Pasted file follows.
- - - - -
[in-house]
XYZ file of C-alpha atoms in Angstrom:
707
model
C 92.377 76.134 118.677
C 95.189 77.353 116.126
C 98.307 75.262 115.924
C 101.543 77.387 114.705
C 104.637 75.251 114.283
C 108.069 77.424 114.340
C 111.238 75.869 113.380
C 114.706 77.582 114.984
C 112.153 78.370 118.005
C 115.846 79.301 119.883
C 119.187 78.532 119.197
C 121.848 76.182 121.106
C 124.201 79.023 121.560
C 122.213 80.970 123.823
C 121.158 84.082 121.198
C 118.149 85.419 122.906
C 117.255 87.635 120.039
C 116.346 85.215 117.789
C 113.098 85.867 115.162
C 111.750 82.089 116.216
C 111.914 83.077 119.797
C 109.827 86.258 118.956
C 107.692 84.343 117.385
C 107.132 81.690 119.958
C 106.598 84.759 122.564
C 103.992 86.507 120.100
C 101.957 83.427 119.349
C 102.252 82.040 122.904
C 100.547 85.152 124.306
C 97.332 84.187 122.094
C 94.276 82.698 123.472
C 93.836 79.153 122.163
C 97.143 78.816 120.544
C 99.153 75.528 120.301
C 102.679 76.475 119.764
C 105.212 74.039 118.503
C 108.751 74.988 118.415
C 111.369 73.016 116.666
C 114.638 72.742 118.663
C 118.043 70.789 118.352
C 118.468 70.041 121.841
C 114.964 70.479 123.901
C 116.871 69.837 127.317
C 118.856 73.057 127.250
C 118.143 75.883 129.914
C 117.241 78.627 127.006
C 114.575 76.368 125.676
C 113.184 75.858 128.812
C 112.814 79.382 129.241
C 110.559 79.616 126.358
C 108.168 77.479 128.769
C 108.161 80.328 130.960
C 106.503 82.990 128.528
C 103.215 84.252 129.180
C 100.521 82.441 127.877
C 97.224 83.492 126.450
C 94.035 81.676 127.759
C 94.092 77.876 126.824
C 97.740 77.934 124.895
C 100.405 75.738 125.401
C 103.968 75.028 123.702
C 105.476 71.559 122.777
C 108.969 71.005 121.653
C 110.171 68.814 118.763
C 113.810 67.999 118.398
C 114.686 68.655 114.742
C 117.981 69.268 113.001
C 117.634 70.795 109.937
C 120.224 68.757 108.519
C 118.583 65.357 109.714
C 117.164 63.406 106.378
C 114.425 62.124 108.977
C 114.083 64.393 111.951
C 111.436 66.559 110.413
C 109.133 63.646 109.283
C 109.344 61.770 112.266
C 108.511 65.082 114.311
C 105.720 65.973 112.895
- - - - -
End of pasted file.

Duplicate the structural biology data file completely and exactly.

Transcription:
[in-house]
XYZ file of C-alpha atoms in Angstrom:
707
model
C 92.377 76.134 118.677
C 95.189 77.353 116.126
C 98.307 75.262 115.924
C 101.543 77.387 114.705
C 104.637 75.251 114.283
C 108.069 77.424 114.340
C 111.238 75.869 113.380
C 114.706 77.582 114.984
C 112.153 78.370 118.005
C 115.846 79.301 119.883
C 119.187 78.532 119.197
C 121.848 76.182 121.106
C 124.201 79.023 121.560
C 122.213 80.970 123.823
C 121.158 84.082 121.198
C 118.149 85.419 122.906
C 117.255 87.635 120.039
C 116.346 85.215 117.789
C 113.098 85.867 115.162
C 111.750 82.089 116.216
C 111.914 83.077 119.797
C 109.827 86.258 118.956
C 107.692 84.343 117.385
C 107.132 81.690 119.958
C 106.598 84.759 122.564
C 103.992 86.507 120.100
C 101.957 83.427 119.349
C 102.252 82.040 122.904
C 100.547 85.152 124.306
C 97.332 84.187 122.094
C 94.276 82.698 123.472
C 93.836 79.153 122.163
C 97.143 78.816 120.544
C 99.153 75.528 120.301
C 102.679 76.475 119.764
C 105.212 74.039 118.503
C 108.751 74.988 118.415
C 111.369 73.016 116.666
C 114.638 72.742 118.663
C 118.043 70.789 118.352
C 118.468 70.041 121.841
C 114.964 70.479 123.901
C 116.871 69.837 127.317
C 118.856 73.057 127.250
C 118.143 75.883 129.914
C 117.241 78.627 127.006
C 114.575 76.368 125.676
C 113.184 75.858 128.812
C 112.814 79.382 129.241
C 110.559 79.616 126.358
C 108.168 77.479 128.769
C 108.161 80.328 130.960
C 106.503 82.990 128.528
C 103.215 84.252 129.180
C 100.521 82.441 127.877
C 97.224 83.492 126.450
C 94.035 81.676 127.759
C 94.092 77.876 126.824
C 97.740 77.934 124.895
C 100.405 75.738 125.401
C 103.968 75.028 123.702
C 105.476 71.559 122.777
C 108.969 71.005 121.653
C 110.171 68.814 118.763
C 113.810 67.999 118.398
C 114.686 68.655 114.742
C 117.981 69.268 113.001
C 117.634 70.795 109.937
C 120.224 68.757 108.519
C 118.583 65.357 109.714
C 117.164 63.406 106.378
C 114.425 62.124 108.977
C 114.083 64.393 111.951
C 111.436 66.559 110.413
C 109.133 63.646 109.283
C 109.344 61.770 112.266
C 108.511 65.082 114.311
C 105.720 65.973 112.895